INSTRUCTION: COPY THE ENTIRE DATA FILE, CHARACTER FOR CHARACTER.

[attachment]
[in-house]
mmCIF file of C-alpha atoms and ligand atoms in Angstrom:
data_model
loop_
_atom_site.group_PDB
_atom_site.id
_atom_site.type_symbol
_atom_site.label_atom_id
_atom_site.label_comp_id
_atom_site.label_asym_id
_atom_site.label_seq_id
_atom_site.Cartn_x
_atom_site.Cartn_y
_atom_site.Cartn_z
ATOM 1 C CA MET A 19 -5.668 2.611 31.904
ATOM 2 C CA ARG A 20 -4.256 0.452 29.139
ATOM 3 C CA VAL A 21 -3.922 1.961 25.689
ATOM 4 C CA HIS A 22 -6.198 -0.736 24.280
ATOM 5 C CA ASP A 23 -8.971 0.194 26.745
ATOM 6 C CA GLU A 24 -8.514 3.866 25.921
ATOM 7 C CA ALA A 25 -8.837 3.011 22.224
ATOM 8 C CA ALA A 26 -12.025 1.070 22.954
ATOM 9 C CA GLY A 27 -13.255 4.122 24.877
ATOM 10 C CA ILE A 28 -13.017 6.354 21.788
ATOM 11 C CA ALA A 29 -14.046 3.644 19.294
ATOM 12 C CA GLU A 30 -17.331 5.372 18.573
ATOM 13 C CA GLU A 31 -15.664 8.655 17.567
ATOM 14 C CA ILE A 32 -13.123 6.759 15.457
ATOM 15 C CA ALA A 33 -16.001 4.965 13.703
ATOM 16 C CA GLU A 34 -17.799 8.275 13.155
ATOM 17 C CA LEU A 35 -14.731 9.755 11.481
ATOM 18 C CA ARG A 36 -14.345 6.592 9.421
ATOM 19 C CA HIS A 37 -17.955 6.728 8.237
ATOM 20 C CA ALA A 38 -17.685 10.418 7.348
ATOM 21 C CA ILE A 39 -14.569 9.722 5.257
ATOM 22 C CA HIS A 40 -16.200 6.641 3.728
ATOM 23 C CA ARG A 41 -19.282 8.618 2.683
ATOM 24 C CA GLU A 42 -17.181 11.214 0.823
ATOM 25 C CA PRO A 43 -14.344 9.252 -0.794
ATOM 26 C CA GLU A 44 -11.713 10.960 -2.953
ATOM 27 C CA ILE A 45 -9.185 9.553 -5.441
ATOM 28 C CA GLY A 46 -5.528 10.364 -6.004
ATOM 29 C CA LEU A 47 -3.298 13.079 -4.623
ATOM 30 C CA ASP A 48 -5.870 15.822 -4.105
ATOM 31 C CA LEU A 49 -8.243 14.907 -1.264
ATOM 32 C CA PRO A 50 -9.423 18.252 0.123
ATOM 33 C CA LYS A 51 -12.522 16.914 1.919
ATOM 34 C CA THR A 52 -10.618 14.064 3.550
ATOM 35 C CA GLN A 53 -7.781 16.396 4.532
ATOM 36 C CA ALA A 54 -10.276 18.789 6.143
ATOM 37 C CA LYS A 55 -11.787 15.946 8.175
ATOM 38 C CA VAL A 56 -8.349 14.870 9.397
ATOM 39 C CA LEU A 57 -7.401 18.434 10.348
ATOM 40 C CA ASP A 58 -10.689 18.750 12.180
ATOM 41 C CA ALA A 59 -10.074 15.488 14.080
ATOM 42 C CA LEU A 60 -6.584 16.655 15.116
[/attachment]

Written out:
[in-house]
mmCIF file of C-alpha atoms and ligand atoms in Angstrom:
data_model
loop_
_atom_site.group_PDB
_atom_site.id
_atom_site.type_symbol
_atom_site.label_atom_id
_atom_site.label_comp_id
_atom_site.label_asym_id
_atom_site.label_seq_id
_atom_site.Cartn_x
_atom_site.Cartn_y
_atom_site.Cartn_z
ATOM 1 C CA MET A 19 -5.668 2.611 31.904
ATOM 2 C CA ARG A 20 -4.256 0.452 29.139
ATOM 3 C CA VAL A 21 -3.922 1.961 25.689
ATOM 4 C CA HIS A 22 -6.198 -0.736 24.280
ATOM 5 C CA ASP A 23 -8.971 0.194 26.745
ATOM 6 C CA GLU A 24 -8.514 3.866 25.921
ATOM 7 C CA ALA A 25 -8.837 3.011 22.224
ATOM 8 C CA ALA A 26 -12.025 1.070 22.954
ATOM 9 C CA GLY A 27 -13.255 4.122 24.877
ATOM 10 C CA ILE A 28 -13.017 6.354 21.788
ATOM 11 C CA ALA A 29 -14.046 3.644 19.294
ATOM 12 C CA GLU A 30 -17.331 5.372 18.573
ATOM 13 C CA GLU A 31 -15.664 8.655 17.567
ATOM 14 C CA ILE A 32 -13.123 6.759 15.457
ATOM 15 C CA ALA A 33 -16.001 4.965 13.703
ATOM 16 C CA GLU A 34 -17.799 8.275 13.155
ATOM 17 C CA LEU A 35 -14.731 9.755 11.481
ATOM 18 C CA ARG A 36 -14.345 6.592 9.421
ATOM 19 C CA HIS A 37 -17.955 6.728 8.237
ATOM 20 C CA ALA A 38 -17.685 10.418 7.348
ATOM 21 C CA ILE A 39 -14.569 9.722 5.257
ATOM 22 C CA HIS A 40 -16.200 6.641 3.728
ATOM 23 C CA ARG A 41 -19.282 8.618 2.683
ATOM 24 C CA GLU A 42 -17.181 11.214 0.823
ATOM 25 C CA PRO A 43 -14.344 9.252 -0.794
ATOM 26 C CA GLU A 44 -11.713 10.960 -2.953
ATOM 27 C CA ILE A 45 -9.185 9.553 -5.441
ATOM 28 C CA GLY A 46 -5.528 10.364 -6.004
ATOM 29 C CA LEU A 47 -3.298 13.079 -4.623
ATOM 30 C CA ASP A 48 -5.870 15.822 -4.105
ATOM 31 C CA LEU A 49 -8.243 14.907 -1.264
ATOM 32 C CA PRO A 50 -9.423 18.252 0.123
ATOM 33 C CA LYS A 51 -12.522 16.914 1.919
ATOM 34 C CA THR A 52 -10.618 14.064 3.550
ATOM 35 C CA GLN A 53 -7.781 16.396 4.532
ATOM 36 C CA ALA A 54 -10.276 18.789 6.143
ATOM 37 C CA LYS A 55 -11.787 15.946 8.175
ATOM 38 C CA VAL A 56 -8.349 14.870 9.397
ATOM 39 C CA LEU A 57 -7.401 18.434 10.348
ATOM 40 C CA ASP A 58 -10.689 18.750 12.180
ATOM 41 C CA ALA A 59 -10.074 15.488 14.080
ATOM 42 C CA LEU A 60 -6.584 16.655 15.116